YOUNG VOICES: Pressure on Iran could bring regime change

2012-11-26T00:00:00Z YOUNG VOICES: Pressure on Iran could bring regime changeBy Phillip Arteaga nwitimes.com
November 26, 2012 12:00 am  • 

Last week, as my family sat around our Thanksgiving meal, we spoke about the normal things; how the week had gone at work and at school. Later, after progressing through national elections, our conversation led to international issues, in particular, Iran’s economy and political problems resulting from U.S. and European sanctions.

The big question was, “What is the objective of the sanctions?” Is the objective to halt Iran's nuclear program, or is it to create social unrest which would lead to the overthrow of the current regime?

The sanctions were put into effect because of Iran’s refusal to comply with international obligations on its nuclear program, its sponsorship of terrorism and its human rights violations. Their objective is to come to an agreement with the Iranian nuclear program.

Sanctions began in the 1980s, making it illegal for the U.S. and European countries to buy or sell directly to Iran. The U.S. sanctions have increasingly tightened, adding more restrictions to the products and services that normally have been exported or imported. An example is Iran’s oil exports. Since the sanctions began, the oil exports from Iran have dropped 45 percent, causing Iran to lose millions of dollars.

Sanctions have also caused prices to skyrocket. Unemployment has grown to 24 percent, and inflation has risen to 30 percent. The Iranian currency, the rial, has lost 40 percent to 60 percent of its value, causing Iranians to exchange the rial for foreign currencies as the rial loses value.

Reports of protests by merchants, the opposing political parties and even Iranian government officials criticizing the Iranian president have emerged. There have been reports of social unrest where the police were called to suppress the protesters, and two opposition leaders, Mir Hossein Mousavi and Mehdi Karroubi, were put under house arrest.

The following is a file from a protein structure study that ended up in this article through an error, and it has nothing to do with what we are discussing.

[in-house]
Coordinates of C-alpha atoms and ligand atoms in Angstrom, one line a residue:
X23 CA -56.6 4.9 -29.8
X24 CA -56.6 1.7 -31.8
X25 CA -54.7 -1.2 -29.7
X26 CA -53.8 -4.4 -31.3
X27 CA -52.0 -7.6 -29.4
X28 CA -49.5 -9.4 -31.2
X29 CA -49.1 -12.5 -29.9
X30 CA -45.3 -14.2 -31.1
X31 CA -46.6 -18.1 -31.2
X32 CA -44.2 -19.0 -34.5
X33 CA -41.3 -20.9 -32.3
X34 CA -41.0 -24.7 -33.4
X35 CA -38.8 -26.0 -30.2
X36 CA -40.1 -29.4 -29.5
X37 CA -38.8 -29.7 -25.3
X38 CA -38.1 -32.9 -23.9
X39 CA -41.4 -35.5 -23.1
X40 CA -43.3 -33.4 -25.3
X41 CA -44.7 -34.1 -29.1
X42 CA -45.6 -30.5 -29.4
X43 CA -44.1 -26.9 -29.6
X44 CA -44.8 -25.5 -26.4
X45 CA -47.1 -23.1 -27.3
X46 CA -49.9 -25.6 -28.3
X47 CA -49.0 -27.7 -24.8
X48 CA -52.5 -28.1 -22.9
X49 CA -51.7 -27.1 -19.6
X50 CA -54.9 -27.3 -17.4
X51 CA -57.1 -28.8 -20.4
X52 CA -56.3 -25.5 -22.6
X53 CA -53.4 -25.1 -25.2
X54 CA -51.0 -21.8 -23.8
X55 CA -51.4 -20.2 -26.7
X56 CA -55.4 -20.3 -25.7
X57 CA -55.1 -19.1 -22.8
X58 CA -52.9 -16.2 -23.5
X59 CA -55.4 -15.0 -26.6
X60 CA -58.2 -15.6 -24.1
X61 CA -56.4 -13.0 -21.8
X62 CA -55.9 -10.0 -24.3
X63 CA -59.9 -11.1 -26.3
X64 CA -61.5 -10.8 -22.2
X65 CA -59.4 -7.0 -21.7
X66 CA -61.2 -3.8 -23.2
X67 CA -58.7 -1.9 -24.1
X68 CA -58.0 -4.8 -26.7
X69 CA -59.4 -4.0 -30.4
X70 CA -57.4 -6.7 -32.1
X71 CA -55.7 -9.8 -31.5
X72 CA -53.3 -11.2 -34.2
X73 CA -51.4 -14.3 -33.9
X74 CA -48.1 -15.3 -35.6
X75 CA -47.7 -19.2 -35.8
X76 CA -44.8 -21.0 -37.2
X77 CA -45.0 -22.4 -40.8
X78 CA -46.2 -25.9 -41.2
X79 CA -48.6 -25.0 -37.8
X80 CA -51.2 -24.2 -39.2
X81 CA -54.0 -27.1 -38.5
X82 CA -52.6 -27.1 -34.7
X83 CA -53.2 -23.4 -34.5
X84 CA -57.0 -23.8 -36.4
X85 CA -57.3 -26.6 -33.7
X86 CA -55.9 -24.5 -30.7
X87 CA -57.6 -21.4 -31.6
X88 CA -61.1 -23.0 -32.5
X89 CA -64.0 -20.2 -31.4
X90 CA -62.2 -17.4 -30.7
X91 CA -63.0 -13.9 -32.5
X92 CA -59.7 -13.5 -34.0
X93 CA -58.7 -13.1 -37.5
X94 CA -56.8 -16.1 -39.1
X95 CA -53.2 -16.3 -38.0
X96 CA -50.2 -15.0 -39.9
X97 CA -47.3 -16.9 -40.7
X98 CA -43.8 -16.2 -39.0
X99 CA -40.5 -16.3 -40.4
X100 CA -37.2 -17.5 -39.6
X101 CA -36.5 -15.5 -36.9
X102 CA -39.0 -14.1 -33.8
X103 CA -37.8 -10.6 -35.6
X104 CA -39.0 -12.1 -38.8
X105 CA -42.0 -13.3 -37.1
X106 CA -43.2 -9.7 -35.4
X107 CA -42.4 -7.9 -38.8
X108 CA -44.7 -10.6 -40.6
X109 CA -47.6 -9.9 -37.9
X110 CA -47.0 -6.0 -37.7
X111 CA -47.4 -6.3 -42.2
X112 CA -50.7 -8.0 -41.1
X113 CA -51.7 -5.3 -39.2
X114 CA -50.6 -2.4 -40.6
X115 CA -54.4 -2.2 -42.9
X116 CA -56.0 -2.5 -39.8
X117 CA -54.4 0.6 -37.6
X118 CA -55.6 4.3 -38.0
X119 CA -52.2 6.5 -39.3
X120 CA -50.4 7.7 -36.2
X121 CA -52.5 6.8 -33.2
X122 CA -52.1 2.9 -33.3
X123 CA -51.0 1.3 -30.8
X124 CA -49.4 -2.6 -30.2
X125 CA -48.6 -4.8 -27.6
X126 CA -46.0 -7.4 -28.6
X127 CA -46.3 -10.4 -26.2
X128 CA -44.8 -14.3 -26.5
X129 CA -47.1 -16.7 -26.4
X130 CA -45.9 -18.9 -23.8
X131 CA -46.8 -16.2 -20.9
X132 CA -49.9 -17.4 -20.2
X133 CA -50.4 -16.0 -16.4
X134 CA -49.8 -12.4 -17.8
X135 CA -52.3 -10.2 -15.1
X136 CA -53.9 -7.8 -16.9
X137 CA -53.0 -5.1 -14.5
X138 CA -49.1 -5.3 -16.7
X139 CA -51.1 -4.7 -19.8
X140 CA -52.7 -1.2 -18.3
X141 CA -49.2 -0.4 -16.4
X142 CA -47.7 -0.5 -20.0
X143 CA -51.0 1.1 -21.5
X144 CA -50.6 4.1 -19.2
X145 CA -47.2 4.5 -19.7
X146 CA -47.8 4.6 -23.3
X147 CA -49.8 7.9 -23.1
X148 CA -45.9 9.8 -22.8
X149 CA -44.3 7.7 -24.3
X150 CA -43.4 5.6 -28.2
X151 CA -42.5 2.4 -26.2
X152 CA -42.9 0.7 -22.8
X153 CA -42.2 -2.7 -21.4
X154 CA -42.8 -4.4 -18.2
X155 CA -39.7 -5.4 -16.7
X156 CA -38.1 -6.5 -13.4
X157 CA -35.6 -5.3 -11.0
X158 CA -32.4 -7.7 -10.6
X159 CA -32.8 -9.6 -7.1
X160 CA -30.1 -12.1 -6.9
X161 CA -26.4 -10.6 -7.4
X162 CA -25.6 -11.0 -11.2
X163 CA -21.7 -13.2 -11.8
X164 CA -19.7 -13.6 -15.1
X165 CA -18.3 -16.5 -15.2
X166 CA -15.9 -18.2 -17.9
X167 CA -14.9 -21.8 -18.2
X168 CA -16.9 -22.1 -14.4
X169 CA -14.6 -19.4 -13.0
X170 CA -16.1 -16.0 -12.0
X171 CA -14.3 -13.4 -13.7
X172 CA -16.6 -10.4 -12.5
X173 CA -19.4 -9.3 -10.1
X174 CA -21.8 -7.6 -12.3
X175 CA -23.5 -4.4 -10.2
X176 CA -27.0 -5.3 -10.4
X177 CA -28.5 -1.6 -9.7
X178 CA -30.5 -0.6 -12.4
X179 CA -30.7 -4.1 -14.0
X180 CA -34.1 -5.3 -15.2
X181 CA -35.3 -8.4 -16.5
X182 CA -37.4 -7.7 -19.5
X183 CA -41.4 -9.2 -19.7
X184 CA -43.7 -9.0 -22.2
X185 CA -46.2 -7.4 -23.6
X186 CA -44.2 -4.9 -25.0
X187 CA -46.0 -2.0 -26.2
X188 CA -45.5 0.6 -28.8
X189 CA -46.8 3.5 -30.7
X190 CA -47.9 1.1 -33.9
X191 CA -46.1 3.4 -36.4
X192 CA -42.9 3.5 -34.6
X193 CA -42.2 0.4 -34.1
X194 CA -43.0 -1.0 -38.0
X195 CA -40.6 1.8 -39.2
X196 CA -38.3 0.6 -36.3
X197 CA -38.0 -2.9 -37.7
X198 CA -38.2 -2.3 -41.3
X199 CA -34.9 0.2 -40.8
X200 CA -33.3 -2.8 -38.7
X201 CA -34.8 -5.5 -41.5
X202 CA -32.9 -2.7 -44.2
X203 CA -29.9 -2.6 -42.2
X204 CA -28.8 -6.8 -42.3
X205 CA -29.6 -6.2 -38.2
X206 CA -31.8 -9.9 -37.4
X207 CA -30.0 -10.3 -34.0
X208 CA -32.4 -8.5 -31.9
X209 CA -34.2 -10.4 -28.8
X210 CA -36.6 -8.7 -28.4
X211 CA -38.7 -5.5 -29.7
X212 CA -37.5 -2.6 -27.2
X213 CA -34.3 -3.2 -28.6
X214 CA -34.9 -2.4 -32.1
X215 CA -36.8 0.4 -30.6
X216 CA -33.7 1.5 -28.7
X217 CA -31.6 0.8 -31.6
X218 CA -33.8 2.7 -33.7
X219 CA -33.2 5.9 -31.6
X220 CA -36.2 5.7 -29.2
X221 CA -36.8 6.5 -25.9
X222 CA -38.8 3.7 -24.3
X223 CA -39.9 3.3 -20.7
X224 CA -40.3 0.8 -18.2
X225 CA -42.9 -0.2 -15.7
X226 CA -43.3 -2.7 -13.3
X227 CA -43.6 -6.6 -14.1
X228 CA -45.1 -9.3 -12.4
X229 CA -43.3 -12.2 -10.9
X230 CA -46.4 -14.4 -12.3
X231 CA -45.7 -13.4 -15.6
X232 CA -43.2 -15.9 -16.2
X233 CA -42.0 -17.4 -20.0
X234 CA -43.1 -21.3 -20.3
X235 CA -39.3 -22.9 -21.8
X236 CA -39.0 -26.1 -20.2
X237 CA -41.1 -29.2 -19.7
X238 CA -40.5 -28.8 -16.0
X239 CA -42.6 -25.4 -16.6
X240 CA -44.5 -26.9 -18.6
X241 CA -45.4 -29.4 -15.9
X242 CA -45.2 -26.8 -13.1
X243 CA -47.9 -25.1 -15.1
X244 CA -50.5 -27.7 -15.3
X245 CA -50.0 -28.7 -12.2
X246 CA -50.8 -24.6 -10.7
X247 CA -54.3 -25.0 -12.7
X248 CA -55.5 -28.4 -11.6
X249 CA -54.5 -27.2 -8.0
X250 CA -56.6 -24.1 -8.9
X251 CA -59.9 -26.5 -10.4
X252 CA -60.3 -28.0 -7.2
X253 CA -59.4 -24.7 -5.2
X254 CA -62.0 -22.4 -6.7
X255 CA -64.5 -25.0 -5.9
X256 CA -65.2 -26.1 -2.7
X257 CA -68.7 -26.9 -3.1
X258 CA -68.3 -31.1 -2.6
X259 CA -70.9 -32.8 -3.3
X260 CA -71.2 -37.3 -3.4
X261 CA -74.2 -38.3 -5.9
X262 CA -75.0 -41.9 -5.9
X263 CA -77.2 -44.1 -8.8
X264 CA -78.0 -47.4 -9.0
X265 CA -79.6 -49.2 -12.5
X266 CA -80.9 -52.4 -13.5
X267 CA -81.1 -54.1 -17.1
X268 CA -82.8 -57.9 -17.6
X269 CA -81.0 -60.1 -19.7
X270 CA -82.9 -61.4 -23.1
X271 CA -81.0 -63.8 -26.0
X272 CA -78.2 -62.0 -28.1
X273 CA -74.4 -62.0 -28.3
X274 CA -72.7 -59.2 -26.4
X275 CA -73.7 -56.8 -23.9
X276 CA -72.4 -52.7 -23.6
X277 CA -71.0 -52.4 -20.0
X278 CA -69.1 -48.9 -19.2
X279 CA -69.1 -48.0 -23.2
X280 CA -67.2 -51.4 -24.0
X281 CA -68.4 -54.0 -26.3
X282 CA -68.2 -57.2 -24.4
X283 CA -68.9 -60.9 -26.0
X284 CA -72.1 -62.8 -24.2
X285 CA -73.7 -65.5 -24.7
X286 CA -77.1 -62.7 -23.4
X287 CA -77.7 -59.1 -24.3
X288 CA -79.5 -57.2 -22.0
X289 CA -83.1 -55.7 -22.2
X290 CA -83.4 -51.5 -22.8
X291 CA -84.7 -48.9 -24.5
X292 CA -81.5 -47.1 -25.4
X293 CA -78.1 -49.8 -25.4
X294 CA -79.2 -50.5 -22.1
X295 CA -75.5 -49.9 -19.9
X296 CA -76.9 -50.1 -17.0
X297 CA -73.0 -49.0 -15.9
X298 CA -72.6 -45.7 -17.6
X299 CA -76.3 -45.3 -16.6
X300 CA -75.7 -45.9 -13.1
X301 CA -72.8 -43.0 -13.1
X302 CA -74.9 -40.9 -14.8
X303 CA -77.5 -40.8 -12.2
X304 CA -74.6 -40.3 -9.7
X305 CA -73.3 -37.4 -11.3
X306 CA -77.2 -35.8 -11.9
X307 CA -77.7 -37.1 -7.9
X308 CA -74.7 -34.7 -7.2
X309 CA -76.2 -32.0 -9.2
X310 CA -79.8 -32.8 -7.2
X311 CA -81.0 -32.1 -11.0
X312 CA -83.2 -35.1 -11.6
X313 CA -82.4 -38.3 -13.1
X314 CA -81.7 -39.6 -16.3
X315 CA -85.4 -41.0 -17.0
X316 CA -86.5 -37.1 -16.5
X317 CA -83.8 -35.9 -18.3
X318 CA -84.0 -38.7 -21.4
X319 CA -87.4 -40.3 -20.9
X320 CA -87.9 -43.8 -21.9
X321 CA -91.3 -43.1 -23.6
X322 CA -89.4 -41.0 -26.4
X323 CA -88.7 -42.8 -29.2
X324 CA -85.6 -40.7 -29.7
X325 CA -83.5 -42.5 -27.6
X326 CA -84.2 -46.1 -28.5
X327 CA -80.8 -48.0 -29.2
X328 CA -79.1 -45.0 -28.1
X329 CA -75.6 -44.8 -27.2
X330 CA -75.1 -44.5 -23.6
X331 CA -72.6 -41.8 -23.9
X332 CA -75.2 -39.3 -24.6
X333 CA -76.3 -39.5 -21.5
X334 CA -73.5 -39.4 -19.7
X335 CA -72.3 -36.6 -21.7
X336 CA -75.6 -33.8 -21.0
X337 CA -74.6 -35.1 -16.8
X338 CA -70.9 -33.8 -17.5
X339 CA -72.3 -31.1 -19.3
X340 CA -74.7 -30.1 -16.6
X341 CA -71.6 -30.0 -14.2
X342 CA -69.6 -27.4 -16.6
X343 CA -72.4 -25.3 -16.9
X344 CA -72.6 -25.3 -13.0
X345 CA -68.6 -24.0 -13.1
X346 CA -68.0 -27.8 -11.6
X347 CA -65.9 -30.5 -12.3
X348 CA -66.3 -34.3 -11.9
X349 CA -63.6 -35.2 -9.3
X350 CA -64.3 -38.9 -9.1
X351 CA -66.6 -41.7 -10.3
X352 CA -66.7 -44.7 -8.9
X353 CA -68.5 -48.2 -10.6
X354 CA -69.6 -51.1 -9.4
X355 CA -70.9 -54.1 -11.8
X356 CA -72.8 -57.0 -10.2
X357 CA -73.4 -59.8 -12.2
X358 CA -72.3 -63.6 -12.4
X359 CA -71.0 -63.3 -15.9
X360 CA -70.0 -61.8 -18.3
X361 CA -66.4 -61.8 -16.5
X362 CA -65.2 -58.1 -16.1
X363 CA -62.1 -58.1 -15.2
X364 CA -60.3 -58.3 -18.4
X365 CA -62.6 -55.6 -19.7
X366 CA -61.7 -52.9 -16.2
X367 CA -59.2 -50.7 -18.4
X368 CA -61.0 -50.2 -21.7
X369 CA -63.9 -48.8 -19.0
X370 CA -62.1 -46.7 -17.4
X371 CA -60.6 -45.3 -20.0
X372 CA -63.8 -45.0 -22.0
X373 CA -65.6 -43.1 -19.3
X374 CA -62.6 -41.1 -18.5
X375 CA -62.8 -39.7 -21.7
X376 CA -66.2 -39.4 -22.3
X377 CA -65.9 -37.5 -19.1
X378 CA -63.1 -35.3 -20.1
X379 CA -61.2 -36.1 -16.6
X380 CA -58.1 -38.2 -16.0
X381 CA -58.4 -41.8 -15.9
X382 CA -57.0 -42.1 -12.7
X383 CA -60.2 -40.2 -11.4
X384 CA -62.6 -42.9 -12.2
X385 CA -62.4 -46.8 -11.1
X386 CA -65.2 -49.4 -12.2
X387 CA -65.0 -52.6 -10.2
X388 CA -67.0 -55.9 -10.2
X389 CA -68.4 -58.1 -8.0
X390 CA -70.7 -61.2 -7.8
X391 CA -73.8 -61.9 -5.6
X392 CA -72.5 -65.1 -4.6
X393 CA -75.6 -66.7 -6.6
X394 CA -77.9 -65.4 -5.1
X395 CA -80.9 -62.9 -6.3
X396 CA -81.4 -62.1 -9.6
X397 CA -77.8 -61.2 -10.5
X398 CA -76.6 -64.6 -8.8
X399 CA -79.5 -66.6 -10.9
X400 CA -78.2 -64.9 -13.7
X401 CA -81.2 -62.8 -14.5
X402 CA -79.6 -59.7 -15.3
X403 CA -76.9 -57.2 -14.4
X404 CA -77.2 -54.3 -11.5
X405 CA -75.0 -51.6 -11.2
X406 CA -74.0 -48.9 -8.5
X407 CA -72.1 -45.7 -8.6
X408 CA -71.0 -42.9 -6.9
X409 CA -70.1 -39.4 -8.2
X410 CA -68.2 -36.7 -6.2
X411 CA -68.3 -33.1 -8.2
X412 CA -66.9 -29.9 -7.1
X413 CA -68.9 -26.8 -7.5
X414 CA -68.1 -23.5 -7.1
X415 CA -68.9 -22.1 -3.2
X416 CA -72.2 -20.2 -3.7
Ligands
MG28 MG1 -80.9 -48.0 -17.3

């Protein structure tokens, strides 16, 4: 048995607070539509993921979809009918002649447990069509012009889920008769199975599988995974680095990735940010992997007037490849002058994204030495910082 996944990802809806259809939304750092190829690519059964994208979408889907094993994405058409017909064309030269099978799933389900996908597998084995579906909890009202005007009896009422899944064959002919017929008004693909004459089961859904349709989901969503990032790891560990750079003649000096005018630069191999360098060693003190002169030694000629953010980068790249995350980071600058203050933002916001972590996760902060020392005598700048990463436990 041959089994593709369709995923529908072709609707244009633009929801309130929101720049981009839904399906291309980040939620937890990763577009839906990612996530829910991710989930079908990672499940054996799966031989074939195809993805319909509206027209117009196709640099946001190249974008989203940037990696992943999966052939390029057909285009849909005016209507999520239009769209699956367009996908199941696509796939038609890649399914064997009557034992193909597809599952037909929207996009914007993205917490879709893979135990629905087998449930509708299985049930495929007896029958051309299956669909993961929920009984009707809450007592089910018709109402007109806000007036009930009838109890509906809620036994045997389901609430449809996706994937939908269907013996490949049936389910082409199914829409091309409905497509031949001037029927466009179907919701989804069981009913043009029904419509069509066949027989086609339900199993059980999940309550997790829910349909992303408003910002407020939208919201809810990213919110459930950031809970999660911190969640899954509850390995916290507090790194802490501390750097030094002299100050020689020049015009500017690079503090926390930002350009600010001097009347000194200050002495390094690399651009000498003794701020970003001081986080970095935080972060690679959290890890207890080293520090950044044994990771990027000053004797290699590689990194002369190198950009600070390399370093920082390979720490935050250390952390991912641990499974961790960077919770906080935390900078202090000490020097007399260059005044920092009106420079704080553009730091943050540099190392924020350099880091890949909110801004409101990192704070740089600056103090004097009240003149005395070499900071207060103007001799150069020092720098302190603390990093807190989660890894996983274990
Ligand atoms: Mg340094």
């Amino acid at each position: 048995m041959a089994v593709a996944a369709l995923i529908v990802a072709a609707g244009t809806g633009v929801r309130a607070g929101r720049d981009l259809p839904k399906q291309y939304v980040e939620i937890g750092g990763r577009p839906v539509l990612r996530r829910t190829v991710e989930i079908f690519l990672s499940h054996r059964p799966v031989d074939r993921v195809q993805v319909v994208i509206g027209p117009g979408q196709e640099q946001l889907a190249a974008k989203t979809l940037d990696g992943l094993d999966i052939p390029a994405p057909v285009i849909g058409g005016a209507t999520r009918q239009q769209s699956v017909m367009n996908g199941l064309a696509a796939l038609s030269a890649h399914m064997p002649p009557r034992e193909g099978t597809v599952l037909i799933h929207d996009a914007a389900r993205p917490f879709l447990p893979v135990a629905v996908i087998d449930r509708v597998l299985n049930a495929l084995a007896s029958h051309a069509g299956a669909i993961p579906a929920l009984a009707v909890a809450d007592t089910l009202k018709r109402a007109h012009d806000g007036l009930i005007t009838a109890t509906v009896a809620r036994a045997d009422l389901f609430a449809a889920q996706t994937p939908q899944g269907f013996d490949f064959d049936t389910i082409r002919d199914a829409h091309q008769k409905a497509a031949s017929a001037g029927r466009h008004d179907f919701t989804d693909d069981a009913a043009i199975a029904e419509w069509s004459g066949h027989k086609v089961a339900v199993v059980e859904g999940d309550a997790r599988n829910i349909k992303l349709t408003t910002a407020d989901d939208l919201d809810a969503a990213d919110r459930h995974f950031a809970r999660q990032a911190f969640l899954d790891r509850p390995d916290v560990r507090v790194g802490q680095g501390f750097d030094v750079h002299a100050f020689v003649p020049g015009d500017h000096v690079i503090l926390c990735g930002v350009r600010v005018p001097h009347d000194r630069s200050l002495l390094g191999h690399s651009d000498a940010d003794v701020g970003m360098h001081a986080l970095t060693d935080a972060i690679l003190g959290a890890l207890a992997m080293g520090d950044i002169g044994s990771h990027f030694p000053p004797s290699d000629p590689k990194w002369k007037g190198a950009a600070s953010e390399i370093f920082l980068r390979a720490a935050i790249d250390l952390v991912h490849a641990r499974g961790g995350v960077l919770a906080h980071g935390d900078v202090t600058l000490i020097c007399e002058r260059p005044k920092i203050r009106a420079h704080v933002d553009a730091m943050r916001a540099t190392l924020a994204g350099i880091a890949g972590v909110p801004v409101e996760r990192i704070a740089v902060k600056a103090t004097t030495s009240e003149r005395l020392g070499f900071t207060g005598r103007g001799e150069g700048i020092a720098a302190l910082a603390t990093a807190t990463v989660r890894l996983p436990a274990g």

It looks to me like the sanctions were put into place to stop Iran’s nuclear program by creating government instability and social unrest, which would lead to a change in policies. According to the International Atomic Energy Agency, Iran’s nuclear program has slowed down because of its inability to obtain foreign inputs and technology.

The sanctions were put in place because of Iran’s disputed nuclear program, and remain because of the Iran’s unwillingness to discuss its nuclear program. Our government says the sanctions are working, and the proof is Iran’s increasingly bad economy.

Finally, the questions left on my mind and everyone else’s at the Thanksgiving meal were: What will happen if Iran's government does not agree to discuss its nuclear program? If its economy collapses, will the government survive?

I believe Iran’s economy will continue downward, leading to a possible change in government unless changes in policies are made.

Phillip Arteaga, of Munster, is a freshman at Purdue University Calumet. The opinion expressed in this column is the writer's and not necessarily that of The Times.

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